Tag: Wild-systems


Communicating with City Infrastructures

With the Internet of Things, a growing number of objects have sensors implanted inside them. These sensors help to form a network where objects can communicate with each other and with us. A recent project, named GENESI, might make it possible for city infrastructures to join this conversation as well.

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Green Blues

Solar Eclipse May Impact Power Supply Due to Increased Use of Solar Panels

For the first time in human history a solar eclipse is expected to impact our electrical power supply systems. Not because the forthcoming eclipse of 20th march 2015 is bigger or longer lasting than earlier solar eclipses, but rather due to the increased use of solar energy for power supply.

Back in 1999, around the time of the last large solar eclipse in Europe, solar power covered just 0.1 per cent of all the electricity produced in Europe from renewable energy sources. Since then solar power generation increased to at least 10.5 per cent as countries subsidize green power to meet EU renewable energy targets.

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Teasing the Internet of Things

The Internet of Things (IoT) products range from smart frying pans that check if the food is cooked, to wearables that track your health. When there is such abundance of areas where IoT could be applied, several ridiculous, unnecessary products are inevitable. Rehabstudio, a creative technology company, draws attention to this pitfall with a parody blog called The Internet of Useless Things.

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Bruce Sterling
Augmented Bodies

Interview: Bruce Sterling on the Convergence of Humans and Machines

Bruce Sterling is a prominent science fiction writer and a pioneer of the cyberpunk genre. His cyberpunk novels Heavy Weather (1994), Islands in the Net (1988), Schismatrix (1985), The Artificial Kid (1980) earned him the nickname “Chairman Bruce”. Apart from his writings, Bruce Sterling is also a professor of internet studies and science fiction at the European Graduate School. He has contributed to several projects within the scheme of futurist theory, founded an environmental aesthetic movement, edited anthologies and he still continues to write for several magazines including Wired, Discover, Architectural Record and The Atlantic.

In the interview below, we had the honor of hosting Bruce Sterling in our Next Nature Network headquarters to talk to him about the concept of the convergence of humans and machines. Sterling weighs in on the issue with a rather challenging perspective.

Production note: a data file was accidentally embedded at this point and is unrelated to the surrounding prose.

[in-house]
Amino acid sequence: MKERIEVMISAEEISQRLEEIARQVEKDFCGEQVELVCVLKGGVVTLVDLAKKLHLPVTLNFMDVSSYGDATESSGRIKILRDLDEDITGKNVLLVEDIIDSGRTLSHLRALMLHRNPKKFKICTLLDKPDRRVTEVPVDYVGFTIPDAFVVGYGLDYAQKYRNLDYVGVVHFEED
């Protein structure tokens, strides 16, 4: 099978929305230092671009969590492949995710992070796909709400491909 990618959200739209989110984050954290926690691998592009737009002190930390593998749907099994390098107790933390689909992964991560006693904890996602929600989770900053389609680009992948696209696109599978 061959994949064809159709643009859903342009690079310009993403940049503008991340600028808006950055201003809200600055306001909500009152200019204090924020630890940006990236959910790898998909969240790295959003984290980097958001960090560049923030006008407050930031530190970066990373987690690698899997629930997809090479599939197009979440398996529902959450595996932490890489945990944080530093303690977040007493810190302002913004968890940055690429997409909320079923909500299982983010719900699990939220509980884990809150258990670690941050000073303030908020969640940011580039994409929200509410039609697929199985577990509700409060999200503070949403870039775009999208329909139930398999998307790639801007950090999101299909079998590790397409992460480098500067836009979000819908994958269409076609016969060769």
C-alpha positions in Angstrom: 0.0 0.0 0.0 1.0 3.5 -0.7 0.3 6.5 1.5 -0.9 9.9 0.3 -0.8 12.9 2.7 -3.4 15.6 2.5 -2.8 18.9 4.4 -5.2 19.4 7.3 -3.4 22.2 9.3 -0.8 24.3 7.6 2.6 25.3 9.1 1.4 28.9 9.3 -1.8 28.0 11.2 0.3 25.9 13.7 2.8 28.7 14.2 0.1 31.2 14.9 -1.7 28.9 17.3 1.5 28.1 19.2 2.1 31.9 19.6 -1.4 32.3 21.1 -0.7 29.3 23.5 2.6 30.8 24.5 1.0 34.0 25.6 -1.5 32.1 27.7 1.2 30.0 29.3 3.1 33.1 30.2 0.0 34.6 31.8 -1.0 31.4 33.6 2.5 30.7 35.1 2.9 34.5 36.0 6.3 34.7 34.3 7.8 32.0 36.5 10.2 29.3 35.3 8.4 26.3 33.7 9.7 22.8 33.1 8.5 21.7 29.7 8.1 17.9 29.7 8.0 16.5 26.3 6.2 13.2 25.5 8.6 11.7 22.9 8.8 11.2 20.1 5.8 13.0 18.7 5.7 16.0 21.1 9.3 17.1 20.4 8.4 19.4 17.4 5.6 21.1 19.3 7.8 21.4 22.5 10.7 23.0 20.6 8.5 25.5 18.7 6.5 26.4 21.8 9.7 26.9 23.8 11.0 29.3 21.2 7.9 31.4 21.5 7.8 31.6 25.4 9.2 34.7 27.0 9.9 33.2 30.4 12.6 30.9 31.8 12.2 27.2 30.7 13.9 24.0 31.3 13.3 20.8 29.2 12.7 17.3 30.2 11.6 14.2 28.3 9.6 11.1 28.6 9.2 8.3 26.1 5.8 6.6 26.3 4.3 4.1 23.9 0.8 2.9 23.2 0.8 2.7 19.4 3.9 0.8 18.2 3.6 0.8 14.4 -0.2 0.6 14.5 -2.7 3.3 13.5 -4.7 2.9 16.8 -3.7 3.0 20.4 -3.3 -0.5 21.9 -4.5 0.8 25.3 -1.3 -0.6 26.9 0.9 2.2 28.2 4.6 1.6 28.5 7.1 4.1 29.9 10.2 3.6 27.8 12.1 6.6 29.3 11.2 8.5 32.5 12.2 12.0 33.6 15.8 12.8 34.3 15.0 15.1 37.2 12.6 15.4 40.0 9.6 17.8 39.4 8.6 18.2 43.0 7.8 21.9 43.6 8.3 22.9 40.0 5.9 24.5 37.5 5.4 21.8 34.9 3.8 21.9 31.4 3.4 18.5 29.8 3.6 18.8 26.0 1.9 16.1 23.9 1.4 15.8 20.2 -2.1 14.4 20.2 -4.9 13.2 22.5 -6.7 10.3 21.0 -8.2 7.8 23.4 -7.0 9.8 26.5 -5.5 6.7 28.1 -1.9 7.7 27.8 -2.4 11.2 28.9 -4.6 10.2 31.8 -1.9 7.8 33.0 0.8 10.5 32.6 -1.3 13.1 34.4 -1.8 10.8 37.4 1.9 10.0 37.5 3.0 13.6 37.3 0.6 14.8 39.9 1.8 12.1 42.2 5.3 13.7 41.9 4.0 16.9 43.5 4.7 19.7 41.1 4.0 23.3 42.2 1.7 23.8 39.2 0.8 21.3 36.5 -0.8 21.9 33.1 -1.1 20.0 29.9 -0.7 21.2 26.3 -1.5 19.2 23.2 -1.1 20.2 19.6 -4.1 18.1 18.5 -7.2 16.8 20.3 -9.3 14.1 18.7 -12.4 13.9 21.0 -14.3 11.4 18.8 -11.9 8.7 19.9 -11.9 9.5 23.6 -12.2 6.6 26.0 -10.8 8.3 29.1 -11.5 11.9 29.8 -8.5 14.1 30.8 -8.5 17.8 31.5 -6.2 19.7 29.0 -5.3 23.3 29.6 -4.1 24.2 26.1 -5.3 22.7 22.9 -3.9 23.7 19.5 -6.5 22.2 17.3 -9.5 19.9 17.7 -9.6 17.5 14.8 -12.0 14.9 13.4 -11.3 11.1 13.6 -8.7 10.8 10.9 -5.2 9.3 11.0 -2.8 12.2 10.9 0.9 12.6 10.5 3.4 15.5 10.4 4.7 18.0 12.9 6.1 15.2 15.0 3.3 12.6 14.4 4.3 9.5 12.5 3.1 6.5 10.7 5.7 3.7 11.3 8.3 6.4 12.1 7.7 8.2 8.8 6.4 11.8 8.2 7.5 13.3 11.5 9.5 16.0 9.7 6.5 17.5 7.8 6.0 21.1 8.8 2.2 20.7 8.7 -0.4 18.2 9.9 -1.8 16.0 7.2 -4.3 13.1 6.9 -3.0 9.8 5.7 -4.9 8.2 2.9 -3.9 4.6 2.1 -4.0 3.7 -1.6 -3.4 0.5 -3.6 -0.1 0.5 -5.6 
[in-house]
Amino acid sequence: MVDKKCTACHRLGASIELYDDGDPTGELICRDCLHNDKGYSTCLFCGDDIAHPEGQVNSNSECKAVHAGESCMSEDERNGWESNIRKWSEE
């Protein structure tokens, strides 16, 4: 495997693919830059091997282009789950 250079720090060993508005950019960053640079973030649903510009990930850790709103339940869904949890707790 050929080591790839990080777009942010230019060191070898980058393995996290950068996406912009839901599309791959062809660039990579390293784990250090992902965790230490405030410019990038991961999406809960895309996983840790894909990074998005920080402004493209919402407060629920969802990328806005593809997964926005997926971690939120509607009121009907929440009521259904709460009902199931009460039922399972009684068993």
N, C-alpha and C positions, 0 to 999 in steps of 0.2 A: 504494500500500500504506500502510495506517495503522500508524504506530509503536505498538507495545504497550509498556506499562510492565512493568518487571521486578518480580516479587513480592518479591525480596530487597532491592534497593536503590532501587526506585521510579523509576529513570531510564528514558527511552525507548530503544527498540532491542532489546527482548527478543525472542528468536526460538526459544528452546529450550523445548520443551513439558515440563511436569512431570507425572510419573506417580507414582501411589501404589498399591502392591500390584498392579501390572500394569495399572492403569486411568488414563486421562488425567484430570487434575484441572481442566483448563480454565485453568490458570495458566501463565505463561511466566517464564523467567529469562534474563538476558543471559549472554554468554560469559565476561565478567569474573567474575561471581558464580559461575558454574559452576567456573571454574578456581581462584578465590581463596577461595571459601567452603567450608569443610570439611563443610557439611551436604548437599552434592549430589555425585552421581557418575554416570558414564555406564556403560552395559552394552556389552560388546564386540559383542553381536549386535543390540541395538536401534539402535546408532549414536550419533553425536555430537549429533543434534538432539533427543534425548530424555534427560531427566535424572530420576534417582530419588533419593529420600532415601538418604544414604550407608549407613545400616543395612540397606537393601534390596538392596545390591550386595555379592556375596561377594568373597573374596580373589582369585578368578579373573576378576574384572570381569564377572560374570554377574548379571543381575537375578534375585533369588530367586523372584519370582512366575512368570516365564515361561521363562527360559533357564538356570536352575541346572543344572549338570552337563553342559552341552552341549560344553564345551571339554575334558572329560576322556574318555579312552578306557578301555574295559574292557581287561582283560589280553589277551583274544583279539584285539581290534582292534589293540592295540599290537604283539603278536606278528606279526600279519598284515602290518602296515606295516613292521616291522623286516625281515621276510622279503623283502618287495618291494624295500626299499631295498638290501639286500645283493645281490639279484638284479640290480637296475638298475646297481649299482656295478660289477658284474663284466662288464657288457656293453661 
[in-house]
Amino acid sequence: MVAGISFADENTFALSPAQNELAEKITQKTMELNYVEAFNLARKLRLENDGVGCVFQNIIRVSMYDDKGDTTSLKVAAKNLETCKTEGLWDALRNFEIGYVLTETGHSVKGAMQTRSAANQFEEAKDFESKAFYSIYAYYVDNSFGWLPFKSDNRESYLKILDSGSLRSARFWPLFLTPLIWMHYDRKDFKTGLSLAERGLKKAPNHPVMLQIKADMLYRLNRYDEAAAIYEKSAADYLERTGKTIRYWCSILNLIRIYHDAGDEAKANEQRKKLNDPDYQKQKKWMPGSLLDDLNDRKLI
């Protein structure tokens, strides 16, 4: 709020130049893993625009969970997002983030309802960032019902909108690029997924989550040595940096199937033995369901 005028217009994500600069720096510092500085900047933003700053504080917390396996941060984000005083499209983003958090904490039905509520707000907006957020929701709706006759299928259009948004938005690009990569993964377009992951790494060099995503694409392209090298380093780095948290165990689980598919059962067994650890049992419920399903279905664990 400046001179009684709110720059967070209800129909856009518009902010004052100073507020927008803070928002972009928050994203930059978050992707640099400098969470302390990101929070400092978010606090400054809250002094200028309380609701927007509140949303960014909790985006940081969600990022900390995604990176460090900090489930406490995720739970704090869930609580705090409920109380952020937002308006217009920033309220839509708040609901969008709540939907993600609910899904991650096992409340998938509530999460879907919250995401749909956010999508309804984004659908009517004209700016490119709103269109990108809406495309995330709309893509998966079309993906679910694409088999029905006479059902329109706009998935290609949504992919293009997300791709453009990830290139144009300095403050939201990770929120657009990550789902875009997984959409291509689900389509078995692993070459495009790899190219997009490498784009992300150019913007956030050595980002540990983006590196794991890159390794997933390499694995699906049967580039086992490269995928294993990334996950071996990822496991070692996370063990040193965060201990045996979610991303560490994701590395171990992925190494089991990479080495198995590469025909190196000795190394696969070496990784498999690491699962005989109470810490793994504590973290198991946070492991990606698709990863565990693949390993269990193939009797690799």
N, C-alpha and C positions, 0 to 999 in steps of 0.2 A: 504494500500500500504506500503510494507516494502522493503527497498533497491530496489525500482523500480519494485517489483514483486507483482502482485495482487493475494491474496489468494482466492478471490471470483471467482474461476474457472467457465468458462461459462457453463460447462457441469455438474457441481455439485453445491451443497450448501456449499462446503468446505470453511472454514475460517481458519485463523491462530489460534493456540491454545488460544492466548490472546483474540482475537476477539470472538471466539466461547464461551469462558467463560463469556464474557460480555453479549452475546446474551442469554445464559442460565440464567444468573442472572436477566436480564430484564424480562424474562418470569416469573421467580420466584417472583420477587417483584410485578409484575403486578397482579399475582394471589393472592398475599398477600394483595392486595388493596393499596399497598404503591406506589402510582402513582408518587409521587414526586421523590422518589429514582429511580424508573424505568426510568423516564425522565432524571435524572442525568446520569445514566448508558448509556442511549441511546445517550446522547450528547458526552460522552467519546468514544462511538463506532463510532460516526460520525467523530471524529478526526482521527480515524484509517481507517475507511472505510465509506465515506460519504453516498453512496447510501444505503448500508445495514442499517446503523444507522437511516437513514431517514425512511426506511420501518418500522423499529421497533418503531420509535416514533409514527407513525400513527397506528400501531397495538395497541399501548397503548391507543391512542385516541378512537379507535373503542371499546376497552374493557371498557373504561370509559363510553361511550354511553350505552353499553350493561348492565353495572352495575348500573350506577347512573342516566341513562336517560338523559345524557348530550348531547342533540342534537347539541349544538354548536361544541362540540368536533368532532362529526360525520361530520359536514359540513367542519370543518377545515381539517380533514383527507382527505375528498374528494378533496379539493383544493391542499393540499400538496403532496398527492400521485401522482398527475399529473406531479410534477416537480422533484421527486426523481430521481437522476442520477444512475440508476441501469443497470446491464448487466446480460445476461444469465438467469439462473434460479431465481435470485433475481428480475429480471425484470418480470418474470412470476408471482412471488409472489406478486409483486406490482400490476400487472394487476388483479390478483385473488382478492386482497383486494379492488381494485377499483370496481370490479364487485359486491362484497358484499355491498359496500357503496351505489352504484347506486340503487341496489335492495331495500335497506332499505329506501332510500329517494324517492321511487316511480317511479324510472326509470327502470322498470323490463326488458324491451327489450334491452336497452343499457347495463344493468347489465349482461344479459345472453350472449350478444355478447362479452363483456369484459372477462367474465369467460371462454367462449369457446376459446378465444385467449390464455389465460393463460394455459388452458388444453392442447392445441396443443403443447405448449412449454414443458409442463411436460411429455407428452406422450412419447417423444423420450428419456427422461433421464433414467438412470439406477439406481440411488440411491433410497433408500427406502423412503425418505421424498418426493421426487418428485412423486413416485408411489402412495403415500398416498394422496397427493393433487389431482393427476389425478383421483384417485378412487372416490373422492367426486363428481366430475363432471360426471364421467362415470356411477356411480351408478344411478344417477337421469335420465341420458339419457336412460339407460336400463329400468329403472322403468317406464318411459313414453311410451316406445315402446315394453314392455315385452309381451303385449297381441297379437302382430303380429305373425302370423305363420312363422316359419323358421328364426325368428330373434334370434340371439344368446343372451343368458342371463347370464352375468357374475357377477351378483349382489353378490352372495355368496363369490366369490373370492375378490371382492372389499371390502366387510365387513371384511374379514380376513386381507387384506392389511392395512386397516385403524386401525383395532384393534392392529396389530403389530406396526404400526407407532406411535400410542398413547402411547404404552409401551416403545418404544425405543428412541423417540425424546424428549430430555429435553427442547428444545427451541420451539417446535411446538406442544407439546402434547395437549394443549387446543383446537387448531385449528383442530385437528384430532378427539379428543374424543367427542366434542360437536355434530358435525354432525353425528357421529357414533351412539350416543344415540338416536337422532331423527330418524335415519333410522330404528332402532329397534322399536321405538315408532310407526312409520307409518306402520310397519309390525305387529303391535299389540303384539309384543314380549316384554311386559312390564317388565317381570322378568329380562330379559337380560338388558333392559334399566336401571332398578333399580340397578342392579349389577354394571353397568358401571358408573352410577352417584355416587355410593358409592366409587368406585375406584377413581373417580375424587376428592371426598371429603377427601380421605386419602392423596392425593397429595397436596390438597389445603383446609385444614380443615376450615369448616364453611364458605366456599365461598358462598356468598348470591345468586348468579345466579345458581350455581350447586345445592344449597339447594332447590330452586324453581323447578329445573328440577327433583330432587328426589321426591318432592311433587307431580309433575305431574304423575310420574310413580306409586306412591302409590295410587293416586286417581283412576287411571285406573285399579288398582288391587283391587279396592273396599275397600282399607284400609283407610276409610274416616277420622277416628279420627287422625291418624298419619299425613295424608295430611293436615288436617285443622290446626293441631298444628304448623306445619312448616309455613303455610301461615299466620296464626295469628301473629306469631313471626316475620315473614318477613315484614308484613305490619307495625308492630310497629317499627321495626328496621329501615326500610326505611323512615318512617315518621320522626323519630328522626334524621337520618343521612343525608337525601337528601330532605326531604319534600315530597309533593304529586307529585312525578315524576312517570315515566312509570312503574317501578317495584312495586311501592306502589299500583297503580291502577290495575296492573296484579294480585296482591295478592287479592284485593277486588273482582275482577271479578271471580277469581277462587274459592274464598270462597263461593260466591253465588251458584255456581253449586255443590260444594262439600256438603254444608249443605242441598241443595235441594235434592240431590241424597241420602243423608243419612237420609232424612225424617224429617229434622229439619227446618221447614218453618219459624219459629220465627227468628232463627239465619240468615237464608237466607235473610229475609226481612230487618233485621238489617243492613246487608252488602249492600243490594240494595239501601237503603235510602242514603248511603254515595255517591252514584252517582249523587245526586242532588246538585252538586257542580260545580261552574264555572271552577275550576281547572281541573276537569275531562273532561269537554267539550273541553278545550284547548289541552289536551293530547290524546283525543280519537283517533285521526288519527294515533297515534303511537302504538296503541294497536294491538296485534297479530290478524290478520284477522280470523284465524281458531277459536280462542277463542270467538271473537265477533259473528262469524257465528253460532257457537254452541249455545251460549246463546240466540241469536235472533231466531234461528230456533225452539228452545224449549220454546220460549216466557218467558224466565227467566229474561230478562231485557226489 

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Hotel with Robots

The Hotel Run by Robots

Check into a new hotel with the help of a keen robot receptionist. After welcoming you, another bot will carry your luggage to your room, earlier thoroughly cleaned by a non-human housekeeper. At the Henn-na Hotel in Japan, the so-called actroids will make sure you’ll have a nice and memorable stay.

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Robot scientist
Artificial Intelligence

A Robot Scientist Could Cure Malaria

While it is not a common source of fear in Western countries, malaria is a disease highly endemic to tropical countries, Asia and many parts of Africa. A recent WHO report informed that there were about 198 million cases of malaria in 2013. The disease resulted in death of approximately 584,000 people, many of whom were children in Africa. Although there seems to be no effective drug in use for malaria, a scientist robot named Eve may have found a cure.

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Wild Systems

A Self-Aware Mario Able to Learn and Feel

Since his birth in 1985, our favorite plumber Mario has gone through numerous evolutions. Now it is a cult video game that exists on several platforms with many different versions. However, the latest development that Mario went through is the most exciting: the character is now able to learn and feel in the confines of his 8-bit universe.

Three researches, from the University of Tübingen in Germany, gave Mario the ability to live and converse with an adaptive learning artificial intelligence method.

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Wild Systems

Cities Evolve in Similar Ways as Galaxies

Satellite images of Earth at night evoke ambiguous feelings: While on a ground level our cities appear as purely cultural artifacts, a traveler from outer space might just as well marvel at them as beautifully glowing organic fungi-like structures that sprouted on our planet. Less than a millennium ago, the Earth at night was all dark. Today it is all glowing and blossoming.

Scientists think the laws governing the structure of galaxies in outer space are the same laws underlying the growth of cities. Henry Lin and Abraham Loeb at the Harvard-Smithsonian Centre for Astrophysics have used models for showing how galaxies evolve based on matter density to propose a unifying theory for scaling laws of human populations.

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